The SA rates from the SAMIP dataset employed in this study are denominated in local currency, for a single adult person below retirement age and without children, excluding for instance housing costs and other benefits. The MIP levels build on the SA rates, by including housing costs and other benefits. The SA and MIP benefit levels for a total of 22 European countries (Austria, Belgium, Czech Republic, Denmark, Estonia, Finland, France, Germany, Hungary, Ireland, Italy, Luxembourg, Netherlands, Norway, Poland, Portugal, Slovakia, Slovenia, Spain, Sweden, Switzerland, United Kingdom) are then standardized by either GDP per capita or by average annual wages,2 providing an internationally comparable proxy of the adequacy or relative “generosity” of out-of-work benefits in a given country. The main variables in the dataset used for the empirical analysis of this work are summarized in Table 1.
Table 1

Summary statistics for the main variables in the dataset

 

Obs.

Mean

Std. dev.

Min

Max

SA/GDP per capita

490

0.1905

0.0657

0.0535

0.4344

SA/avg. annual wages

482

0.1797

0.0540

0.0611

0.3414

MIP/GDP per capita

489

0.2707

0.0899

0.1036

0.5054

MIP/avg. annual wages

482

0.2572

0.0832

0.1066

0.5364

ALMP (as % of GDP)

467

2.0488

1.249

0.15

7.07

Trade union density

508

35.898

20.511

5.6543

83.862

Total employment index

377

94.732

11.823

52.206

146.27

Unemployment (% of labor force)

516

8.0393

4.2666

0.4689

26.187

Note. Data sources. (1) OECD.Stat (2016) for: GDP per capita at current prices; average annual wages; ALMP as % of GDP; trade union density; total employment index; unemployment as % of labor force. (2) SAMIP (2016) dataset for: SA rates; MIP rates

The stylized facts about the series on adequacy of SA and MIP are presented below. Figure 1 shows an overall decreasing tendency for the median adequacy of social assistance in European countries. The turn from a slight upward tendency to a decreasing one takes place around year 1994, from which SA adequacy inevitably declines until year 2005, remaining stable from then onwards.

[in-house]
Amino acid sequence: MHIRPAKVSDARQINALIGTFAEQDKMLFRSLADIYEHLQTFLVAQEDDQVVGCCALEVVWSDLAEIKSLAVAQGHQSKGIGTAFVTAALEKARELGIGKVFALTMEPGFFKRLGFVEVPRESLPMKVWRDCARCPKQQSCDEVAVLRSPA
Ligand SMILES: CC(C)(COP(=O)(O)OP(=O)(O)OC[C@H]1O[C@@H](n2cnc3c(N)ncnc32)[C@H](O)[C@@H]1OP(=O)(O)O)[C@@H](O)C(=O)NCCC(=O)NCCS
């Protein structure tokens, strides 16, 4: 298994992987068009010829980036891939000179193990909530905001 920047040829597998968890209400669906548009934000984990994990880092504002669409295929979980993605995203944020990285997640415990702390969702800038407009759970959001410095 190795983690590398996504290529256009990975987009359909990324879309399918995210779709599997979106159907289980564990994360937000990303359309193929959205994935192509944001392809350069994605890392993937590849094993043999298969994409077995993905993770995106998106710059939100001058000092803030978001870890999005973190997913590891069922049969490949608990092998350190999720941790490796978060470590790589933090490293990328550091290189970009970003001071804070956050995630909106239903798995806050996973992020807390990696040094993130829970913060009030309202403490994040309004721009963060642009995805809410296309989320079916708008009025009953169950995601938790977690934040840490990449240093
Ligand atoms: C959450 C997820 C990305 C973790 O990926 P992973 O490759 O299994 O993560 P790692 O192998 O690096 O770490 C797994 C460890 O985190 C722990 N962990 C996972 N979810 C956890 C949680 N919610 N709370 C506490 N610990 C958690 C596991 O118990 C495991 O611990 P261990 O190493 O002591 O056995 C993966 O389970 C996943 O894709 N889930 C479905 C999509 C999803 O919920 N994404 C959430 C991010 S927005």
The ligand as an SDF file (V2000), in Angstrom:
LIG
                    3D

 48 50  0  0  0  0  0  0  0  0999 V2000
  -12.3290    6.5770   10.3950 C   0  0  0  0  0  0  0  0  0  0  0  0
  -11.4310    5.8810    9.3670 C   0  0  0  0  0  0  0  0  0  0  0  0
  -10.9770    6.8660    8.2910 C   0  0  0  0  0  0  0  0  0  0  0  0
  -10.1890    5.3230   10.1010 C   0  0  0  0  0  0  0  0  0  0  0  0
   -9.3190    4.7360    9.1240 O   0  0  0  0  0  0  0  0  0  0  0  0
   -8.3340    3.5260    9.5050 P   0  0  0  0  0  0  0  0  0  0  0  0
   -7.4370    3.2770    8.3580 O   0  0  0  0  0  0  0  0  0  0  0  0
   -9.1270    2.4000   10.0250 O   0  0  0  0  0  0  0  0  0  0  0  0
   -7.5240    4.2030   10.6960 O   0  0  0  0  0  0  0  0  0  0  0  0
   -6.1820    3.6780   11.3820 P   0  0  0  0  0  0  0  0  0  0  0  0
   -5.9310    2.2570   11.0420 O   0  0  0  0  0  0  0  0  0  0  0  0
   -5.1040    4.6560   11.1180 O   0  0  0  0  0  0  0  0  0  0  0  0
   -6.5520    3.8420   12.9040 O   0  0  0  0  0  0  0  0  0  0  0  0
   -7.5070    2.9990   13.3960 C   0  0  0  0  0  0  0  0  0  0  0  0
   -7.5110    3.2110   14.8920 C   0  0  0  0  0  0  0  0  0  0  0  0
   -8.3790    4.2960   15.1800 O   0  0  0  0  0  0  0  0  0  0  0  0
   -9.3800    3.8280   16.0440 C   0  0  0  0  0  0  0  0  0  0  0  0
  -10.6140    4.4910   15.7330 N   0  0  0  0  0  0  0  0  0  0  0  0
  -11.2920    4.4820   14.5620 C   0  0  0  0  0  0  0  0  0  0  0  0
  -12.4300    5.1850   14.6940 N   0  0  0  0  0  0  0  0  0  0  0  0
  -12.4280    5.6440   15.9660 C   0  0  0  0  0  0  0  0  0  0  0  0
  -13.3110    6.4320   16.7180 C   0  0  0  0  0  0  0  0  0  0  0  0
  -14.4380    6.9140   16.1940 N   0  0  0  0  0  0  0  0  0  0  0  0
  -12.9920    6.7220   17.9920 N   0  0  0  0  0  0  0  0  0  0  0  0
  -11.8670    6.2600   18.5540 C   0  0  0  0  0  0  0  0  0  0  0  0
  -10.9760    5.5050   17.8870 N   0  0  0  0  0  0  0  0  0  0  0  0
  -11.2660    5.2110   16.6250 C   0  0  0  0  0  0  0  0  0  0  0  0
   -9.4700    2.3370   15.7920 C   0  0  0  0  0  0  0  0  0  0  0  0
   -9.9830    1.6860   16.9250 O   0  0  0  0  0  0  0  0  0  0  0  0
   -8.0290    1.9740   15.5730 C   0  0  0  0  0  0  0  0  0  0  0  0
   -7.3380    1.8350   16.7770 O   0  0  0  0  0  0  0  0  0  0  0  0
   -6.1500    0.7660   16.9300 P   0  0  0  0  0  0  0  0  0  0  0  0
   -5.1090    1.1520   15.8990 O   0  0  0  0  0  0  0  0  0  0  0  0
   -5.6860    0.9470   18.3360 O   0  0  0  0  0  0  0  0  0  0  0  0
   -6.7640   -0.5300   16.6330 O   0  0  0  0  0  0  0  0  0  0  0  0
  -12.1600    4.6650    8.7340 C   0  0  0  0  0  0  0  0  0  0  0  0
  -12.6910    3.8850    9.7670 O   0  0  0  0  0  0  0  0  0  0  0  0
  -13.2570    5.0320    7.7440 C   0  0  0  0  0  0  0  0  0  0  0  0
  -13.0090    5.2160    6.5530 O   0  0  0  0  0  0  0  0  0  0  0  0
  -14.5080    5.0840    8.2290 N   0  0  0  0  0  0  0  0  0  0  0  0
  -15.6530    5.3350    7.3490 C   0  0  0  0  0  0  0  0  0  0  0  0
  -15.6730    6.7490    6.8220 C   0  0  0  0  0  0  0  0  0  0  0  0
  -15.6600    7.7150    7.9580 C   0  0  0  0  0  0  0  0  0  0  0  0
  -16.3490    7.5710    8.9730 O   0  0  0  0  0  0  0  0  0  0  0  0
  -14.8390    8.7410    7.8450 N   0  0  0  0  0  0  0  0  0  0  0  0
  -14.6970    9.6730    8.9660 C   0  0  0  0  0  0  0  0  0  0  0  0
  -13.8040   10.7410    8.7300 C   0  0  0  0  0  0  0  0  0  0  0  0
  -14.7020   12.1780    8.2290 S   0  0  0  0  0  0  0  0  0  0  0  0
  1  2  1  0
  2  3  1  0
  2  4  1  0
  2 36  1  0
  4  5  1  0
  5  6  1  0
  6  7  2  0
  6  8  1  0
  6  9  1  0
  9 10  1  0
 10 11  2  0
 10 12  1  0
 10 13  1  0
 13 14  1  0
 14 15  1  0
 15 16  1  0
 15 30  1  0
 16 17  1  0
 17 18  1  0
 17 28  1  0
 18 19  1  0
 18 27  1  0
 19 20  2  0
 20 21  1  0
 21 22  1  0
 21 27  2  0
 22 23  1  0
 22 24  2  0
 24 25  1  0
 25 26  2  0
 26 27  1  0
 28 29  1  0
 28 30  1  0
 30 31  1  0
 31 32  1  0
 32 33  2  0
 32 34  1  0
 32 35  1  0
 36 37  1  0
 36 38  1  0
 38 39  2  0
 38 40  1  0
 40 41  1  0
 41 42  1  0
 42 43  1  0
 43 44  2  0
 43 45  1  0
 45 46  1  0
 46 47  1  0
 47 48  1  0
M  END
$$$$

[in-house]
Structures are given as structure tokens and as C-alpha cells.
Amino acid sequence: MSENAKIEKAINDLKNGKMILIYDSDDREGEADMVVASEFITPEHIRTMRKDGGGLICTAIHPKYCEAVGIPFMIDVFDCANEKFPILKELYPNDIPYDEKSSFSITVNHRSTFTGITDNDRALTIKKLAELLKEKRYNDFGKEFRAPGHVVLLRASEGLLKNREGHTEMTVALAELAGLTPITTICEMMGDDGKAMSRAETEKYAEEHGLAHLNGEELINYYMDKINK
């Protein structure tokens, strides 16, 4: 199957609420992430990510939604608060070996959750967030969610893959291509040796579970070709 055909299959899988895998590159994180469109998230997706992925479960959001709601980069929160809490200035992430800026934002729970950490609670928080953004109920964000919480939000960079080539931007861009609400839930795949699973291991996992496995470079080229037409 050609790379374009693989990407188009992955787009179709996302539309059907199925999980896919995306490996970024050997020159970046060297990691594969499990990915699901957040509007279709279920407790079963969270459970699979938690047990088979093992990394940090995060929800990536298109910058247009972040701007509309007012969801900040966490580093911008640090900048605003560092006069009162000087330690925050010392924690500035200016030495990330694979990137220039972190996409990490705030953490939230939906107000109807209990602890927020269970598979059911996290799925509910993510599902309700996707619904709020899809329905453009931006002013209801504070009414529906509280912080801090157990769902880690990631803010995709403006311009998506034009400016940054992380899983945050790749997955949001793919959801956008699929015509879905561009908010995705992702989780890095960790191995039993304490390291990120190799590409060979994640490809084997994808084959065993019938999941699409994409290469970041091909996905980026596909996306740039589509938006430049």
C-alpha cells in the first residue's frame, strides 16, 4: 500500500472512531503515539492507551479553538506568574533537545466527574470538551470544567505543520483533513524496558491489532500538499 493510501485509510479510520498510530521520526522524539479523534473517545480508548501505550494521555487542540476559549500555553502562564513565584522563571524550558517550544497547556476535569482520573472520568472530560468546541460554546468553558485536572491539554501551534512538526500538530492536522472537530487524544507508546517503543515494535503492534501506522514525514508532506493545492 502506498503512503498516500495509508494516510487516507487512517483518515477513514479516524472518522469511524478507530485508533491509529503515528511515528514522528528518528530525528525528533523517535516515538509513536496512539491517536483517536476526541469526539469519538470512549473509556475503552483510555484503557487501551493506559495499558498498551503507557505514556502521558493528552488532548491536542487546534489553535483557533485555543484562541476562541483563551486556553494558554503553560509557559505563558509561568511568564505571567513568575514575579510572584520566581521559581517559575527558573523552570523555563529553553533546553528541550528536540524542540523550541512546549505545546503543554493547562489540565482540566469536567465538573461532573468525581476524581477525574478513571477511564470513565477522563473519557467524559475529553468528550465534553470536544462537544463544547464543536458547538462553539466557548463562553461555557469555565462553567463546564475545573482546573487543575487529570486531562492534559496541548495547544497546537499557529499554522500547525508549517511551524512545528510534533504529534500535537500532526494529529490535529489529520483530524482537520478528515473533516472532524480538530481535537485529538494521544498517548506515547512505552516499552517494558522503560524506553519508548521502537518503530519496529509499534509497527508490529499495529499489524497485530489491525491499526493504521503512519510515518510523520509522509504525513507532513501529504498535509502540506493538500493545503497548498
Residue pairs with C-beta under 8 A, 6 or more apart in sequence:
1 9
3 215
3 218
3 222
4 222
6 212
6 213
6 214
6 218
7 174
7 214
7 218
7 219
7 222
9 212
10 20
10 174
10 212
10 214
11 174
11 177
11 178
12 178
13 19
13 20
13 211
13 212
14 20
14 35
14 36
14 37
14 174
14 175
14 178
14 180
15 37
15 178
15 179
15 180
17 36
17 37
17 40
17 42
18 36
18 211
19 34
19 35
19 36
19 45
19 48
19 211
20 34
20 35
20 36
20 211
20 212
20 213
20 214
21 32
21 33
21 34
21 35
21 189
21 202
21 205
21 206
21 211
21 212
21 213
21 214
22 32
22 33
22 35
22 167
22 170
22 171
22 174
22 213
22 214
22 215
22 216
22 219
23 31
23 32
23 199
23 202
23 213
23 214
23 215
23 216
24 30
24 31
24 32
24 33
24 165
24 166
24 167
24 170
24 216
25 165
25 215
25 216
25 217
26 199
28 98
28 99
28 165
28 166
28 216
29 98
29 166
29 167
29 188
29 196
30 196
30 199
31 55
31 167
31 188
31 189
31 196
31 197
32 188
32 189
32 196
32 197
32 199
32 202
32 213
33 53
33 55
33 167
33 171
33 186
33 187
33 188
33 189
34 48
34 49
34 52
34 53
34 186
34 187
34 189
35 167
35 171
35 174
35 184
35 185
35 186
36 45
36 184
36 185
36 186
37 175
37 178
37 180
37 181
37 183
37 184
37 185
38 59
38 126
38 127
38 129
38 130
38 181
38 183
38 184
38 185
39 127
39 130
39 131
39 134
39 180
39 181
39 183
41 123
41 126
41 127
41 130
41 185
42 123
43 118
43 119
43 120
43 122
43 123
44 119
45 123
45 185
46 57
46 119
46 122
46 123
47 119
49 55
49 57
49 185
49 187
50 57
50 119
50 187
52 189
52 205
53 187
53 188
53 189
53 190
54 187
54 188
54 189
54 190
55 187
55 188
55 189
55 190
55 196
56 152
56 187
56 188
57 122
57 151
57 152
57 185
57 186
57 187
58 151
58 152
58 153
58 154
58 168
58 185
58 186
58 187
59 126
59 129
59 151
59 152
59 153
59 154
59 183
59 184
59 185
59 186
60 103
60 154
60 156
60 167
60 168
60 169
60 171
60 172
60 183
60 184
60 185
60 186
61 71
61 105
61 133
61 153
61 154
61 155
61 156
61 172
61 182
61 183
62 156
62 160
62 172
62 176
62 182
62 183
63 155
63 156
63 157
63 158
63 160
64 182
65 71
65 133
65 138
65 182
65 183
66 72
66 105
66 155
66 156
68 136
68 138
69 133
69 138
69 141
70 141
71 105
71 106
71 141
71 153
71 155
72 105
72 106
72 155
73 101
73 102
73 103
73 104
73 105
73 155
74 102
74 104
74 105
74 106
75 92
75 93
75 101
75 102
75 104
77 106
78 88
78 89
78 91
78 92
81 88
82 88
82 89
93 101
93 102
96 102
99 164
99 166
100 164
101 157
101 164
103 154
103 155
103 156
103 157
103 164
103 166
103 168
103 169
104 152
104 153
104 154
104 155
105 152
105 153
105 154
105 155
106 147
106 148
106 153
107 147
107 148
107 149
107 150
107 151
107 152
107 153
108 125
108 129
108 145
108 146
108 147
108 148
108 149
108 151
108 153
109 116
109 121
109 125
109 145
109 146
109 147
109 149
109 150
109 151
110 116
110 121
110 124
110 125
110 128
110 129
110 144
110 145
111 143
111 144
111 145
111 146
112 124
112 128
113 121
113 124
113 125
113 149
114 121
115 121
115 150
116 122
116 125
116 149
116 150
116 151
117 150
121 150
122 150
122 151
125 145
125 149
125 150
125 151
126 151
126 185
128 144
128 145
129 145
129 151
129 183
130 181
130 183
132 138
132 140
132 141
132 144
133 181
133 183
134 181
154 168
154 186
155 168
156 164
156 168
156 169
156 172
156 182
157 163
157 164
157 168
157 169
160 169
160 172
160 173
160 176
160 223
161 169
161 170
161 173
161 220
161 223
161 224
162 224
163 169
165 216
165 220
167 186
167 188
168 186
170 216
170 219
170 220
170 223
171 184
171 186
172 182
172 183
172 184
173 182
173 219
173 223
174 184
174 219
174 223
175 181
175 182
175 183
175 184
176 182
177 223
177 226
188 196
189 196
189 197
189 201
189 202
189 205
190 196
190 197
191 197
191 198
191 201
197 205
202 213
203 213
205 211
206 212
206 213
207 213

Fig. 1

Social Assistance adequacy, 1990–2013. Note: social assistance (SA) yearly rates standardized by GDP per capita for 22 European countries in the years 1990–2013

As shown in Fig. 2, variation across countries appears to be wider for the adequacy of MIP as compared to that of SA. In addition, we observe a tendency towards a lower average and median level for both schemes in 2013 as compared to 1990. In other words, Figs. 1 and 2 indicate that both SA and MIP adequacies have been reduced at the overall European level. The hypothesis that this result has been endogenously driven by contemporaneous growth in GDP per capita is relevant for the countries taken individually, but becomes less plausible at the cross-country level.
Fig. 2

Minimum income protection adequacy, 1990–2013. Note: minimum income protection (MIP) yearly rates standardized by GDP per capita for 22 European countries in the years 1990–2013

Another stylized fact is provided by simply focusing on the 1990–2013 series for the sample variance of SA adequacy for the 22 European countries included in the analysis. Figure 3 plots this time series, computed by using yearly SA rates.
Fig. 3

Sample variance of Social assistance adequacy, 1990–2013

As shown in Fig. 3, after an initial period 1990–2000 with significant jumps in the variance of SA adequacy, the period from 2000 onwards presents an approximately constant level among European countries (a set of standard unit-root tests have been conducted as well, rejecting the unit-root null hypothesis at the 95% confidence level). This evidence applies to both measures of adequacy, independently of whether the denominator is given by GDP per capita or average annual wages. A thorough empirical analysis of the issue of convergence or divergence as regards the path of SA adequacy among European countries lies outside the scope of this paper. However, it has to be pointed out that Nelson (2008) analyzed trends and levels of minimum income protection in Europe for the period 1990–2005 and his results point in the direction of a converging path.

How does the previous literature explain the decreasing level of adequacy for SA and MIP from around 1994 onwards? Marchal et al. (2016) have highlighted the role of austerity in order to obtain a causal explanation of this retrenchment in the generosity degree of SA and MIP since the 1990s. The current study, rather than revisiting the analysis of the fundamental determinants of out-of-work benefit levels, aims instead at exploring the relationship between adequacy of benefits and activation policies at the cross-country level, as explained in the conceptual framework of the previous section.